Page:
Conditional Update for Large Resources


Declare client expectations to validate if intended resource update is possible


Updates of certain resources might require sending a lot of data, which could be represented in an incompatible format or simply too large for the server to process.


How can a client avoid sending a large representation which cannot be processed by the server?


Sending large files can be pricey in terms of bandwidth and/or response time and might potentially lead to a network/connection error. If the client is not sure about the size limit imposed by the server, if any, or about the accepted media types or authorization requirements, sending a large file, which will eventually be rejected, would result in wasted resources.


Before sending the actual data, the client sends an empty body with an Expect and Content-Length, or Content-Type or Accept header, which the server uses to control the appropriateness of the request to be sent. If the request is appropriate, evidenced by a 100 Continue server response, the client makes a PUT request with the same headers, except the Expect header, and the actual content. If retrieving another 4xx status code, the client can try with another content length or media type, suitable authorization, or end the conversation. A visualization of the solution is provided in the following RESTalk diagram:

image/svg+xml PUT /resourceExpect: 100-continueContent-Lenght: 9999Content-Type: json<empty> 100 Continue PUT /resourceContent-Length: Content-Type: <content> 200 OK 413 Request Entity Too Large 415 Unsupported Media Type PUT /resourceExpect: 100-continueContent-Lenght: 1000Content-Type: json<empty> PUT /resourceExpect: 100-continueContent-Lenght: 9999Content-Type: xml<empty>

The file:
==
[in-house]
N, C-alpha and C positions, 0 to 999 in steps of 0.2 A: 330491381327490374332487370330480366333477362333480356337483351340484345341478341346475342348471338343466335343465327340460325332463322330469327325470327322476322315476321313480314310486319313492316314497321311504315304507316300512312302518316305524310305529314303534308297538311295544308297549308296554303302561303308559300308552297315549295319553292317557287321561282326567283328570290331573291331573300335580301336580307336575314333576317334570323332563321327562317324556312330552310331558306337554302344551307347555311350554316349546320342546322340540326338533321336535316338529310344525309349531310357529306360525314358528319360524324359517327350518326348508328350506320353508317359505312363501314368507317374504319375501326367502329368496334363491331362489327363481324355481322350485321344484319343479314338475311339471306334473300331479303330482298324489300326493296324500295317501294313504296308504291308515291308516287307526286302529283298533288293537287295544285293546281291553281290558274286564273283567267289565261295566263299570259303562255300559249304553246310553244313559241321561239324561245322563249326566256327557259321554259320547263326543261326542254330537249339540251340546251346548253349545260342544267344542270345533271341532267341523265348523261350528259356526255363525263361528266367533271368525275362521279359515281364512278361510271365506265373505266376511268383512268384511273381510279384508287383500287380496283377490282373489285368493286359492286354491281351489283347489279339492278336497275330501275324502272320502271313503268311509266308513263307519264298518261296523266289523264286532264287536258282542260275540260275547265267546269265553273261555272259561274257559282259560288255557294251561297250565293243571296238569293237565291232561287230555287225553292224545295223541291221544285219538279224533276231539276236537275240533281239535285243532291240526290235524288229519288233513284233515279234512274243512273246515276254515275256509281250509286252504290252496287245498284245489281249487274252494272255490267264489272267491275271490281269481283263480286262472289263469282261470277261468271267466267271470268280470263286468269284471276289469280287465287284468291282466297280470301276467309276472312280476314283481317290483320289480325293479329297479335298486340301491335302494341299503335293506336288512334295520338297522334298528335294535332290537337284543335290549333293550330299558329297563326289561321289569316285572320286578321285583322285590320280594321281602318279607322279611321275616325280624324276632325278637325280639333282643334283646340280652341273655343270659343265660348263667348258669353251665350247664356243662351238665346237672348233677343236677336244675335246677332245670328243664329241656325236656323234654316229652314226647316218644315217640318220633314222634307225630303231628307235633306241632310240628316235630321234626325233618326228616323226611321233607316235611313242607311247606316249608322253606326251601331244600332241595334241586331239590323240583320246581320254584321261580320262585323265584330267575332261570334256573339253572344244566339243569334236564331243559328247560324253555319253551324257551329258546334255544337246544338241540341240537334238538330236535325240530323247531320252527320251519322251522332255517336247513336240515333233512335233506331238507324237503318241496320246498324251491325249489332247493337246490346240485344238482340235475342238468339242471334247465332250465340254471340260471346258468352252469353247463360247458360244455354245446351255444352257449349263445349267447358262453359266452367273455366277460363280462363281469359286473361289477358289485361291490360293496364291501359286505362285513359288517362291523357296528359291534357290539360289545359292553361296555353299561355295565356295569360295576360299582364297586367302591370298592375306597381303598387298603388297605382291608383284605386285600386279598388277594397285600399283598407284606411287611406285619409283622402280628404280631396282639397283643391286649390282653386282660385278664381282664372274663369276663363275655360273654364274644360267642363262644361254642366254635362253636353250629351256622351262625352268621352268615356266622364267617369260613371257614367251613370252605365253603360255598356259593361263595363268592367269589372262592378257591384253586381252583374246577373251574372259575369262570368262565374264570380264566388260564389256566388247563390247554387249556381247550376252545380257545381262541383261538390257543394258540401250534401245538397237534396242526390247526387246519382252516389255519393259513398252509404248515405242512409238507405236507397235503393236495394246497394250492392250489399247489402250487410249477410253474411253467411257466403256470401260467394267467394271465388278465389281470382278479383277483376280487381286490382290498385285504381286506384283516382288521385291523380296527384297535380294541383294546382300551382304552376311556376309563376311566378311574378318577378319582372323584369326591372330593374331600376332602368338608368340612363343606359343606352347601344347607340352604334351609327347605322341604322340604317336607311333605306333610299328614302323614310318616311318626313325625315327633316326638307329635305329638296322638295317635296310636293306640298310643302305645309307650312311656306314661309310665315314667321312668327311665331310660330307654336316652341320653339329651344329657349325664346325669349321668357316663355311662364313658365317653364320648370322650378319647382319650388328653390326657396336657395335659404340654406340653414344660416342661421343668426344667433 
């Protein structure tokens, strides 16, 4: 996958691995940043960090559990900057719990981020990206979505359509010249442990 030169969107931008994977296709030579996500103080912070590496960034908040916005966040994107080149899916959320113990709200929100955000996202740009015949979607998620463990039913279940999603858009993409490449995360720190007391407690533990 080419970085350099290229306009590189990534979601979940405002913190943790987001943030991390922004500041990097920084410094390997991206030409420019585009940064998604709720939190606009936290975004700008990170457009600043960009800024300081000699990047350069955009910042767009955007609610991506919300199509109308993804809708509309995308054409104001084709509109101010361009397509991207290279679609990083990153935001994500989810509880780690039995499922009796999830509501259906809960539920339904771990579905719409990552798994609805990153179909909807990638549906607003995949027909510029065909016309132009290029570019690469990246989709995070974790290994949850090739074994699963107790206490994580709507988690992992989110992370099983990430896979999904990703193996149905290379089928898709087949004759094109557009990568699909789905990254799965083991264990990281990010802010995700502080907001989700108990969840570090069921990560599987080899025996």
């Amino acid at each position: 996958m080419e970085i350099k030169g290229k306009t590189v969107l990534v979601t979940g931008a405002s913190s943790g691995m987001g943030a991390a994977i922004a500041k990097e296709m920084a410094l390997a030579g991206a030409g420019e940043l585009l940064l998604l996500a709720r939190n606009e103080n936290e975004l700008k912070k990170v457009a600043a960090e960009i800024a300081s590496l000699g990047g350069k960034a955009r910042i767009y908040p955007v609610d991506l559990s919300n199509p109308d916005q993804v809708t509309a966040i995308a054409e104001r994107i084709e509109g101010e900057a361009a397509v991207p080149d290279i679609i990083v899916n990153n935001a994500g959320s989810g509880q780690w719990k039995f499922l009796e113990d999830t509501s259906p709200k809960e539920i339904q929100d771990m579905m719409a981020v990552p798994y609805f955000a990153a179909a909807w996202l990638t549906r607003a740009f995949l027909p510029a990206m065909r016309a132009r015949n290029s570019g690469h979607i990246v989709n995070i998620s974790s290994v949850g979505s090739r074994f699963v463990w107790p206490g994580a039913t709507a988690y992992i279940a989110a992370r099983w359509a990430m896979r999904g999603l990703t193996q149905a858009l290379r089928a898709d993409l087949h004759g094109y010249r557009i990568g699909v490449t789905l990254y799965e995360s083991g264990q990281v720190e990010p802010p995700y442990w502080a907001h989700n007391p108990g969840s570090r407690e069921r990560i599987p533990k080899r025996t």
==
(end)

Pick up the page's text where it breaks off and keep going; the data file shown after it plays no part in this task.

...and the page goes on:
RESTalk diagram for the Conditional Update for Large Resources pattern


  • Efficiency: This pattern can avoid sending large representations, which are too large to be processed by the server, and can therefore save bandwidth and processing resources on the server. But at the same time it requires a conversation instead of a single update request. This pattern can be combined with the (Partial) Resource Editing pattern.
  • HTTP/1.1 support required: As this feature is not supported in HTTP/1.0, the inbound server needs to support HTTP/1.1; otherwise the client would retrieve a 417 Expectation Failed status code which would mean it should send the original request without the Expect header and would not be able to take advantage of the conditional update.
  • Increased response time: This conversation introduces an additional roundtrip which can be avoided if enough bandwidth and server capacity is available and an out-of-band agreement on the accepted representation media type has been established between the client and the server.

Known uses:

This conversation is described as Look Before You Leap in chapter 8 of “RESTful Web Services” and used in the Amazon S3 API.

If discovery for the editing is needed, the (Partial) Resource Editing pattern may help.